U.S. Department of Agriculture: Agricultural Research Service, Lincoln, Nebraska


Document Type


Date of this Version



Entomologia Experimentalis et Applicata 146: 66–78, 2012; DOI: 10.1111/j.1570-7458.2012.01312.x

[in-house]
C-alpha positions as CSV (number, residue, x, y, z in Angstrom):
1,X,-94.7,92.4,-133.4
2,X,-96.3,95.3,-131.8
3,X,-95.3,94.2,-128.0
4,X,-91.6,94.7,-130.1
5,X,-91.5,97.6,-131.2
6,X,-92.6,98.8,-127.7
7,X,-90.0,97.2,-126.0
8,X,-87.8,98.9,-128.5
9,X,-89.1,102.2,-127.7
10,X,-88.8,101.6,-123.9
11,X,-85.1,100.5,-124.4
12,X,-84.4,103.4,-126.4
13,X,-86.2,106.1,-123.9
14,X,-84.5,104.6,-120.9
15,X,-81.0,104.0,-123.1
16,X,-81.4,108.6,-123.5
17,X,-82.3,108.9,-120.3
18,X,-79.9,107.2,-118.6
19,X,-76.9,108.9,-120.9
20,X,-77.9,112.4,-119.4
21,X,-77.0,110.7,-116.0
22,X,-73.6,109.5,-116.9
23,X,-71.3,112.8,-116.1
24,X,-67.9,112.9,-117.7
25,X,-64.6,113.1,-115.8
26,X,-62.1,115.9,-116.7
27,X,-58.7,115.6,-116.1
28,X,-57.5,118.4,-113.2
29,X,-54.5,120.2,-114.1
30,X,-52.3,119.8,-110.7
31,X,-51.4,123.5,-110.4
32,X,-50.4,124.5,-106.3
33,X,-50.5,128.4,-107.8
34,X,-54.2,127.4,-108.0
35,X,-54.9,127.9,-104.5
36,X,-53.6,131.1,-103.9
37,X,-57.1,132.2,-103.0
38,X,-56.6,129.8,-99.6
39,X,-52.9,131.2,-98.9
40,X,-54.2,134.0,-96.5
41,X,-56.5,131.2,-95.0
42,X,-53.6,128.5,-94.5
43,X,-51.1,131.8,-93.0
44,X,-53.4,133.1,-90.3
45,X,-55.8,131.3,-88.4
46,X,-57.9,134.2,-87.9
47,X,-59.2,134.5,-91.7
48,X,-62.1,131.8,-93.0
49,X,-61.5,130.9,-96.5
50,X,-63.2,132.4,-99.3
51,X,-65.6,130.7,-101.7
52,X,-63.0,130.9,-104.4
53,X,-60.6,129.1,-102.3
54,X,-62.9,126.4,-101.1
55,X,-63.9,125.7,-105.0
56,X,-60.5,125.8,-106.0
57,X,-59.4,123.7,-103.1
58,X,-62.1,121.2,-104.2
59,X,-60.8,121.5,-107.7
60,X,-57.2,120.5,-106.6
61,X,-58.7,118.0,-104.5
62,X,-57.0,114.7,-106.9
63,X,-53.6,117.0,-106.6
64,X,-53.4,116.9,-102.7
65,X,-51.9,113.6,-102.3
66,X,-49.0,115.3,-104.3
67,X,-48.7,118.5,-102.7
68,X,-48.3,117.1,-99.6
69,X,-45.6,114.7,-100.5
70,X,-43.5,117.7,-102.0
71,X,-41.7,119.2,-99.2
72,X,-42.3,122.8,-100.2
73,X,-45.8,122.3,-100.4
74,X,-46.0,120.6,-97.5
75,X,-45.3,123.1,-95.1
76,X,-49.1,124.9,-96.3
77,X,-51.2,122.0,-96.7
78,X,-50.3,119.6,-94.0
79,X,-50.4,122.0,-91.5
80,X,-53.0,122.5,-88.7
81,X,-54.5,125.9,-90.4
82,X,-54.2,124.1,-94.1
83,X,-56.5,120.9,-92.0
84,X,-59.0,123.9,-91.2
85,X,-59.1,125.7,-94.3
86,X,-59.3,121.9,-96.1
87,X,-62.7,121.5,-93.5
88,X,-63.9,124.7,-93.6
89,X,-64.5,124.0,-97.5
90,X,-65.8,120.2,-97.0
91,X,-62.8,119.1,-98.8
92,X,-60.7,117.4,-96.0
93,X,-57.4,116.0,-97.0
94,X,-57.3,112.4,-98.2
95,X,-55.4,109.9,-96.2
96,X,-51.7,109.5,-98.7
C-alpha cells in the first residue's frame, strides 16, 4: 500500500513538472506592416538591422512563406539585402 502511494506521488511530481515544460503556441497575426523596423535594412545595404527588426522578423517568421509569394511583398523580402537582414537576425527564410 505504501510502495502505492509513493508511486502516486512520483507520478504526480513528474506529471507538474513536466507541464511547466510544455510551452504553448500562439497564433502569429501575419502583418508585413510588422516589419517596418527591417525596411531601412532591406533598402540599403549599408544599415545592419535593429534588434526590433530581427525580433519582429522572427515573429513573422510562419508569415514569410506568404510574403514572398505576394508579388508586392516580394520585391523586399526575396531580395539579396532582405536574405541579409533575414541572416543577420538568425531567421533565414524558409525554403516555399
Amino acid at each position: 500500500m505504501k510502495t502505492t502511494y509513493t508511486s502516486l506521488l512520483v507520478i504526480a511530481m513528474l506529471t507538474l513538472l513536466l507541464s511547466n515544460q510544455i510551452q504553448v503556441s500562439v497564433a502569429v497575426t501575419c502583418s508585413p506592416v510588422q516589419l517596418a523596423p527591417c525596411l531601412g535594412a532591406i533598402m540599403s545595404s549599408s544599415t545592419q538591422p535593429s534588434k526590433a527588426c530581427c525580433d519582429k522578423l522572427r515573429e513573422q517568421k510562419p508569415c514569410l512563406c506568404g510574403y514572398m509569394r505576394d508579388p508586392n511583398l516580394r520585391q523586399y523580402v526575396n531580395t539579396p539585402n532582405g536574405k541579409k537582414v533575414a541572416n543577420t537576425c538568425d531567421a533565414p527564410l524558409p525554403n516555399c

The sterile insect technique (SIT) involves the inundative release of irradiated (sterile or partially sterile) insects to decrease population levels in a target pest species. The effectiveness of SIT programs depends on sterile males mating successfully and inducing reproductive failure in wild females, or in the F1 generation in the case of lepidopteran species. Thus, from the perspective of insect control, female mating failure involves mating with a mass-reared, sterilized male, which then results in female reproductive failure. Here, we review female mating failure in the context of SIT at two stages. First, at the pre-copulatory stage we consider factors that affect female mating failure with sterile males, such as differences between sterile and wild males in terms of male courtship success,male discrimination of females, pheromone production, and dispersal. We emphasize studies with some degree of ecological realism and review certain factors that can affect female sexual development and choice, such as diet, age, and sex ratio. Second, at the post-copulatory stage we consider factors that functionally result in female reproductive failure, such as ejaculate transfer and control of female remating. Sterile insect technique operations strive to incorporate methods that increase wild female mating with sterile males so that ultimately population-wide reproductive failure is achieved in the target species.